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The Carolina Panthers’ turnaround by the numbers

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Jeff Siner - jsiner@charlotteobserver.com
Carolina Panthers (1) quarterback Cam Newton congratulates (34) running back DeAngelo Williams following his rushing touchdown vs the San Francisco 49ers during second quarter action at Candlestick Park in San Francisco, CA. on Sunday, November 10, 2013. The Panthers defeated the 49ers 10-9.

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After an ugly, turnover-filled loss at Arizona in Week 5, the Carolina Panthers flew home to Charlotte with a 1-3 record that raised questions about whether a slow start would doom them again.

But the Panthers have flipped the script since the 22-6 loss in Glendale, Ariz., rattling off five wins in a row, joining the ranks of the NFL’s relevant and earning a nickname for their head coach.

Much has been made of the suddenly adventurous nature of Riverboat Ron Rivera, who left his conservative tendencies behind in Buffalo in Week 2 and started going for fourth downs like his job depended on it.

But the Panthers’ success on fourth downs – they’ve converted 5 of 7 fourth-down plays – is but one of several key statistics that help explain the Panthers’ turnaround. Carolina was 2-7 through nine games last season, and would fall to 2-8 before winning five of their last six in what amounted to meaningless games.

But the Panthers (6-3) have put themselves to play in meaningful games over the season’s final two months this season. A look at five stats that have played a part in the Panthers’ success (statistics are through nine games in 2012 and 2013):

Touchdowns allowed (2012: 20; 2013: 9): It took four games into the 2012 season for the Panthers to figure out Luke Kuechly was better suited in the middle of the linebacking corps than on the weakside. His move boosted the defense, but there was still dominance lacking in the middle of the defensive line. With Kuechly back as the reigning Defensive Rookie of the Year, the additions of Star Lotulelei and Kawann Short in the middle plus Charles Johnson continuing his high production at defensive end, the Panthers have given up 11 fewer touchdowns this season. Carolina has allowed the second-fewest points per game (12.9) in the NFL this season and averages one touchdown allowed per game, including just two rushing touchdowns allowed all year.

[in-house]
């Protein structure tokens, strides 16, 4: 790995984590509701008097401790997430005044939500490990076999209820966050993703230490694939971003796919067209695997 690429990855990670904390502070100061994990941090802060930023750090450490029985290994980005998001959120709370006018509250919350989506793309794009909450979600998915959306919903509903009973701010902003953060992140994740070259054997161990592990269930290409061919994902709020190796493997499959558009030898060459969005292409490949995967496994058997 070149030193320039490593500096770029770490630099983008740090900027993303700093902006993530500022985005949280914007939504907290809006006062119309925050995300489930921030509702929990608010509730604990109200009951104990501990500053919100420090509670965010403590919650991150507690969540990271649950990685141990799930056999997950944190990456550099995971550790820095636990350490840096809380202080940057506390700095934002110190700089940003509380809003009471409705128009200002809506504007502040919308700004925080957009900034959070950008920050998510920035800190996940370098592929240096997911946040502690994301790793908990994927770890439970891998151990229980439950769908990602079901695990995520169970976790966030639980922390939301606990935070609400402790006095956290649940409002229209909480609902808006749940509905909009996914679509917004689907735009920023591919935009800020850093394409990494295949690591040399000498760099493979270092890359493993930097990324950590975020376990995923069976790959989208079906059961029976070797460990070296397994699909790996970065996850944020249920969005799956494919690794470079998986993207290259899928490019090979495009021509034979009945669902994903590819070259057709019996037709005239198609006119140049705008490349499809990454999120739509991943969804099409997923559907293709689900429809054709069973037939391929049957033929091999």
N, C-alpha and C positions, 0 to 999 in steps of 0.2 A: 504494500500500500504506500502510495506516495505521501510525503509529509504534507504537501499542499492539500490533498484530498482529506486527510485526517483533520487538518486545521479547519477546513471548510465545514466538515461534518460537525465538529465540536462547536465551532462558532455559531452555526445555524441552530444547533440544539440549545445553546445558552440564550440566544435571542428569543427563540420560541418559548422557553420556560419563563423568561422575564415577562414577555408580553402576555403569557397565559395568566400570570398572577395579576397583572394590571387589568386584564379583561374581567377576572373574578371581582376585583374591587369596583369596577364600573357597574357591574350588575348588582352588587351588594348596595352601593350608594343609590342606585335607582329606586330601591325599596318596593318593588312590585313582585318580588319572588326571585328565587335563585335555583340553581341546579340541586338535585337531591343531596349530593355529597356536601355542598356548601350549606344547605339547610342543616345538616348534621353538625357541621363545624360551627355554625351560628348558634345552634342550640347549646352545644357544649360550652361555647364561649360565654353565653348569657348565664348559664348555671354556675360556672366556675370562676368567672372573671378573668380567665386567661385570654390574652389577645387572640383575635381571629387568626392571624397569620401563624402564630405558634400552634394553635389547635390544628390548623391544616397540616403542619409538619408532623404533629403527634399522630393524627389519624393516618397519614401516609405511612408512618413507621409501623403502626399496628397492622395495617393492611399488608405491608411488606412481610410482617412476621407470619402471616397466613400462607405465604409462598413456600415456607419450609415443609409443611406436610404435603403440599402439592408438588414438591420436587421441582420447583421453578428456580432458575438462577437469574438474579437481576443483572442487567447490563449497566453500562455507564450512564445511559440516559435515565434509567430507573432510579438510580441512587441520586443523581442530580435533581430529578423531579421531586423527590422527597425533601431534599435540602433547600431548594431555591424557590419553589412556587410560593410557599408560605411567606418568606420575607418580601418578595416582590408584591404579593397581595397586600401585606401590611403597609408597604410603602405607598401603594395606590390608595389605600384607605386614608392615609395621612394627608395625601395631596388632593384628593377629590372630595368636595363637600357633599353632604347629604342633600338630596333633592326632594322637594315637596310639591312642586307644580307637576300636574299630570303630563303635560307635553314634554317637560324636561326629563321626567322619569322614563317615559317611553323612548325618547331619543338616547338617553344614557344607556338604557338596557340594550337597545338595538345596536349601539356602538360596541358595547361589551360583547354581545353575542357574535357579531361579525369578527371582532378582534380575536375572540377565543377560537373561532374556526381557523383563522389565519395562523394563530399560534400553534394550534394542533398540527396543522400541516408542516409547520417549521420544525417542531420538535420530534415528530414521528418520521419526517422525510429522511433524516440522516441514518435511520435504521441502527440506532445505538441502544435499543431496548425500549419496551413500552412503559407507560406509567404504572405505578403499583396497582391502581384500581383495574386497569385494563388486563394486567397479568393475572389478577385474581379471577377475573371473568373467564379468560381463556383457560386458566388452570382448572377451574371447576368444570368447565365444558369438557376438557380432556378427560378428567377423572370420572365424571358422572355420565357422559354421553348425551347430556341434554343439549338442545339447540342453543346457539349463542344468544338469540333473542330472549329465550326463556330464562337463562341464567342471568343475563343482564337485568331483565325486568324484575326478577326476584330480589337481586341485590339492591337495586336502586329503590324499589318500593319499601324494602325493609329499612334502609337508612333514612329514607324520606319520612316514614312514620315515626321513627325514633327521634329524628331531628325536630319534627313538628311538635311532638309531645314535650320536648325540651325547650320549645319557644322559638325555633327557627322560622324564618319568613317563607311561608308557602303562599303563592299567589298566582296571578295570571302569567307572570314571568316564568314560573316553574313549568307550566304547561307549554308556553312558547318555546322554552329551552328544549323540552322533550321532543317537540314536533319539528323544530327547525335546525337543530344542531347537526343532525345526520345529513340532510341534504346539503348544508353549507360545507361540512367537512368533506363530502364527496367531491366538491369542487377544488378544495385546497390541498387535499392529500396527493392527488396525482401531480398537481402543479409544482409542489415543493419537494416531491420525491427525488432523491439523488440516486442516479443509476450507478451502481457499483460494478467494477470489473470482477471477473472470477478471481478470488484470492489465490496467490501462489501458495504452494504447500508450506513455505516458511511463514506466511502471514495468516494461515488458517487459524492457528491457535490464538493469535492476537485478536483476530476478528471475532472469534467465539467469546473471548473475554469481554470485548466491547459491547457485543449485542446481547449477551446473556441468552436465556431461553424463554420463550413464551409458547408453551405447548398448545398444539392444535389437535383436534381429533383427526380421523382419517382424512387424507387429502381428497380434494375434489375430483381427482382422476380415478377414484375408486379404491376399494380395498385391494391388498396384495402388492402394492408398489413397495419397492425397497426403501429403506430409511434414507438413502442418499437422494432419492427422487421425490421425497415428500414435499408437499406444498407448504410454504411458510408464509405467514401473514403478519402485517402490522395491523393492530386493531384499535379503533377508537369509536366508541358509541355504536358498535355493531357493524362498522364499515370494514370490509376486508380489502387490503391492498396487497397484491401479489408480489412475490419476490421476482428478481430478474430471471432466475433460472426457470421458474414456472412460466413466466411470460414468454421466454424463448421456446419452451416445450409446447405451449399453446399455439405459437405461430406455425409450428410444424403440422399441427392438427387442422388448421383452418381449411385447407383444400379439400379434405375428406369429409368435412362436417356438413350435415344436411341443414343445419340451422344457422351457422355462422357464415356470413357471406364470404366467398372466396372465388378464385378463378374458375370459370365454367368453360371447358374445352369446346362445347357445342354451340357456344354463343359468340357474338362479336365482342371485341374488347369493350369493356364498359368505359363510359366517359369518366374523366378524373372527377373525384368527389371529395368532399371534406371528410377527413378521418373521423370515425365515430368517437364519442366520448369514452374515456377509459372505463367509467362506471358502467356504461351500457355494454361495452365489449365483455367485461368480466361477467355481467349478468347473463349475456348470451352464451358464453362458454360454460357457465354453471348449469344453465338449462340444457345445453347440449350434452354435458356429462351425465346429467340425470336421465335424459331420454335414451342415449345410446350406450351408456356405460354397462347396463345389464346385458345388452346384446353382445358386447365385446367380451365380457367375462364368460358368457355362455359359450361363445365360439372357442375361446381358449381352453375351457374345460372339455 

Time of possession (2012: 27:45; 2013: 33:48): While the Panthers’ defense has emerged as one of the league’s top units, the offense has been able to keep it more rested than it did last season. Carolina’s offense is holding the ball more than six minutes per game longer than it did last season, and a lot of that has to do with a balanced attack. Carolina has just six more passing plays than it does rushing plays this season. Last year, that gap was 66 plays.

Offensive plays of 20 yards or more (2012: 40; 2013: 25): The Panthers had one of the league’s most explosive offenses under former coordinator Rob Chudzinski, but rank tied for last this year in so-called “big chunk plays.” Mike Shula, who replaced Chudzinski, said he wants to see more quick-strike plays. But the fact is, the Panthers have been taking fewer chances downfield in the passing game. The more methodical approach has had its advantages. Cam Newton’s interceptions (8) are down slightly from his total (10) at this point a year ago. The running backs are happier because they’re getting the ball more, and the Panthers are controlling games and dictating tempo (see time of possession above) by keeping opposing offenses on the sideline for long stretches.

The opponents (2012: 88-56; 2013: 35-49): You play who’s on your schedule without prejudice, but last year’s schedule through nine games was decidedly tougher than this year’s for Carolina. Entering the season, Carolina had the toughest schedule in the league, but that’s why games aren’t played on paper. The Panthers’ first nine opponents last year finished with a combined .611 record compared to this year’s .417 record. Carolina didn’t play a team that finished worse than 7-9 in that span last year while this year’s Panthers have played five teams with three or fewer wins.

Third-down efficiency (2012: 33.3 percent; 2013: 46.2): While the “Riverboat Ron” phenomenon has provided a shot of confidence to the offensive players and helped energize the Panthers’ fan base, Carolina’s third-down offense has been equally as impressive. Newton ranks behind only Peyton Manning and Drew Brees as a third-down passer with a 106 passer rating, a completion percentage of 71.9 and 9.94 yards per pass attempt. Carolina’s 46.2 percent conversion rate this season is third-best in the NFL.

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